I returned solo at 5 AM, about 2 hours before dawn, for the kiwi. I didn't even hear one, although Moreporks were calling quite often. I returned to the motel at 7:30,and after breakfast we stopped at Bourke's Road. We saw the Black Stilt again, this time closer to the main highway on the south side, in a small pool, harassing a BW Stilt - maybe chasing a competitor for the third Stilt that was there? I tried the swamp for Fernbird with no luck, but I had a good look at a pair of Double Banded Plover / Banded Dotterels that flew close by. The same birds were in the fields as on the previous day. Next was a drive to the Fox Glacier. We splurged on a helicopter ride onto the glaciers for about $250 each, and this was a scenic highlight. We did some more sightseeing / birding in the area, but saw little of note. No Keas were around the Fox Glacier parking lot. We drove south to Haast for the night, staying at the Haast World Heritage Hotel for $75.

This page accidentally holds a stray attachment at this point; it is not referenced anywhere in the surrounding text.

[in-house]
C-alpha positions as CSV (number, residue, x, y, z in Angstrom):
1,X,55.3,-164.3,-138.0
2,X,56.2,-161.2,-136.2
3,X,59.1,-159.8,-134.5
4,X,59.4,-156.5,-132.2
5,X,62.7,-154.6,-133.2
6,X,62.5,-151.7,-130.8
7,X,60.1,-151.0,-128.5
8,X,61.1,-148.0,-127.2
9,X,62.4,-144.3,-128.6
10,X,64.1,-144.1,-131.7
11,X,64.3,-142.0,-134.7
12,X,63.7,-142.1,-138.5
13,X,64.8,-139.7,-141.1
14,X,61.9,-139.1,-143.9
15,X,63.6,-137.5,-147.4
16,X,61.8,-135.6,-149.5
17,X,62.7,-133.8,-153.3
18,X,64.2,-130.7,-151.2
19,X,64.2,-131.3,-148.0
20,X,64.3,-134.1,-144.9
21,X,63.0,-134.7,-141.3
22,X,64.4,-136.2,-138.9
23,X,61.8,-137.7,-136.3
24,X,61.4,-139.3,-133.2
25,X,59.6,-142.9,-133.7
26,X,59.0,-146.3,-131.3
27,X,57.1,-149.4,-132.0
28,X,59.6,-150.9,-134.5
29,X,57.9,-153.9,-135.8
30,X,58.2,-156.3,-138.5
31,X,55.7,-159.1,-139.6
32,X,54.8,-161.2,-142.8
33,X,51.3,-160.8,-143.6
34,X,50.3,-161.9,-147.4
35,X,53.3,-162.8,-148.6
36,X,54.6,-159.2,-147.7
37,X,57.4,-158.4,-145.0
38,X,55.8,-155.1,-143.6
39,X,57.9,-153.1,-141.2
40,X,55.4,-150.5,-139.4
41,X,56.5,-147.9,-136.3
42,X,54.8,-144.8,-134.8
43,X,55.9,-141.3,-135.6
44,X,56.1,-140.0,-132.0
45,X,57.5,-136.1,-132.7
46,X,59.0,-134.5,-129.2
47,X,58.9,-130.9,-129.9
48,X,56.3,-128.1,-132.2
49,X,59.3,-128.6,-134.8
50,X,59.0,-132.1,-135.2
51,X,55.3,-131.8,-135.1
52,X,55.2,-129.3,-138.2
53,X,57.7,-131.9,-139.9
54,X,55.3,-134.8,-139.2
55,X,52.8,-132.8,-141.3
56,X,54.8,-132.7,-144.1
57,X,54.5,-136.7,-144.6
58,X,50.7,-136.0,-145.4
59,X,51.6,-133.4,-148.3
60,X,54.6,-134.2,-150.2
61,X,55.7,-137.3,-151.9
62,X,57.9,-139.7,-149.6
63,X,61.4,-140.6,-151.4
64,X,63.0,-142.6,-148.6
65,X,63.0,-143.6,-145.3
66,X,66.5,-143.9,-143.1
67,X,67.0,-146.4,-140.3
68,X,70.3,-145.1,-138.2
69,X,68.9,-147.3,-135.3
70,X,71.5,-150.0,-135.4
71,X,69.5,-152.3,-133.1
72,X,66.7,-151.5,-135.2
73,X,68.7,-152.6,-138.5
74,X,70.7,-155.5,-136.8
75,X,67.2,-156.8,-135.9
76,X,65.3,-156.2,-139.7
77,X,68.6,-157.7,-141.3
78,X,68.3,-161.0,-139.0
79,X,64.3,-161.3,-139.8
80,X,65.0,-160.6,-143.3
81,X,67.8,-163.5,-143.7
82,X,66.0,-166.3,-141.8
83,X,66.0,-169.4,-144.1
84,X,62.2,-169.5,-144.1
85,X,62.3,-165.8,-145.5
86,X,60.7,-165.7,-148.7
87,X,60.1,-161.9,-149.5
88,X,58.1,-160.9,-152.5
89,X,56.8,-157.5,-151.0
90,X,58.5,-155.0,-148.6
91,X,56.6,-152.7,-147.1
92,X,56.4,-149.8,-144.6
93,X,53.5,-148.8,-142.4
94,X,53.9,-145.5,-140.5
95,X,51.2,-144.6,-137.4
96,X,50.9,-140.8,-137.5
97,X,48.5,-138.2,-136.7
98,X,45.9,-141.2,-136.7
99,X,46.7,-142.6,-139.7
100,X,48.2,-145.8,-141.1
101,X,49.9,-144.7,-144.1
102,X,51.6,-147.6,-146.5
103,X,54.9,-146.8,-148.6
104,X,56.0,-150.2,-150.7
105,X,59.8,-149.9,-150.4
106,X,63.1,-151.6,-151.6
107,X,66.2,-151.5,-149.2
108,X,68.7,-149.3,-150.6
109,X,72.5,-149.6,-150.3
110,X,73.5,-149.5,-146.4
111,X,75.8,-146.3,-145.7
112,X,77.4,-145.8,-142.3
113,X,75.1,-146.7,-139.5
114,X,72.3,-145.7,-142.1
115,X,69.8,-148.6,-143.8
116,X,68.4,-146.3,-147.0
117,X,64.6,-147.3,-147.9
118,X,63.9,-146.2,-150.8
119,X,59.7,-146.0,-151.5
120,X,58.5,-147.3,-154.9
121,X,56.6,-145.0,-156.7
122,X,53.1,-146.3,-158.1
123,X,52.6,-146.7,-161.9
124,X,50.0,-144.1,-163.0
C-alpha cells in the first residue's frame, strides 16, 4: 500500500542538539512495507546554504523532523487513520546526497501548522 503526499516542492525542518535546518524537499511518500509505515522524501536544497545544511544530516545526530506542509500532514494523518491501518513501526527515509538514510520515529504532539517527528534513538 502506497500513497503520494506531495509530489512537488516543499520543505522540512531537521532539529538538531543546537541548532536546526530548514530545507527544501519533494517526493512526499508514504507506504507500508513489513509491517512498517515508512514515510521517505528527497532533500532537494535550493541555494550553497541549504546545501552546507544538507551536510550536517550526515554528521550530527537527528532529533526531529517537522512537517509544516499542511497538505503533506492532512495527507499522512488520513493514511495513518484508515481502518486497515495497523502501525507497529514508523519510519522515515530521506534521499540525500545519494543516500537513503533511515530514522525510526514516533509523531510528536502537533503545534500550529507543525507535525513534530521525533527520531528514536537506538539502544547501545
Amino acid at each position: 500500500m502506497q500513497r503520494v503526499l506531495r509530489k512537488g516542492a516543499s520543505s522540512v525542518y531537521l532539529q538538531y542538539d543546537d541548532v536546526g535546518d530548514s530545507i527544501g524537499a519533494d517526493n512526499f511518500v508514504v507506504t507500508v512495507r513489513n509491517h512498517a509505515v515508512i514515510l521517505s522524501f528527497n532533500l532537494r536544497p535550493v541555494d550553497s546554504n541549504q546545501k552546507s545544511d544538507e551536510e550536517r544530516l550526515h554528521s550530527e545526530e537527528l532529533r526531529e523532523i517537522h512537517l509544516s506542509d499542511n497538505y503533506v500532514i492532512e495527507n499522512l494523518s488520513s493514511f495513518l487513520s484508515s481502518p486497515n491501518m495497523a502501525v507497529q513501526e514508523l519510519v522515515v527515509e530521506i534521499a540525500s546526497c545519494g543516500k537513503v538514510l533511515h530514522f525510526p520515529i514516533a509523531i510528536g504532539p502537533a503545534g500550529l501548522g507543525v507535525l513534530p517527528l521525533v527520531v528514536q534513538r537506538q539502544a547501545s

August 8, Thursday - Jackson Bay, Haast Pass, Glenorchy
I set off alone on the 40 minute drive to Jackson Bay, where there is a colony of Fiordland Crested Penguins. Although the books say they start breeding in July, all the locals said it was the wrong season, and they were right. I arrived just after dawn in the pouring rain, and took the 20-minute walk to the beach, where there was nothing. I waited 30 minutes, and returned to the hotel for Dennis. We set out for the Haast Pass, and it finally stopped raining after an hour or so. We stopped at the Blue Pools track, and took a short walk through the forest to the pools. I had a bad look at Brown Creeper, and good looks at Rifleman for the first time. We drove to Queenstown and arrived at Glenorchy by nightfall, in preparation for a try for Yellowhead. Night at the Glenorchy Hotel for $65, shared facilities, no fridge or hot water kettle, with a good restaurant.
August 9, Friday - Routebourne track and drive to Te Anau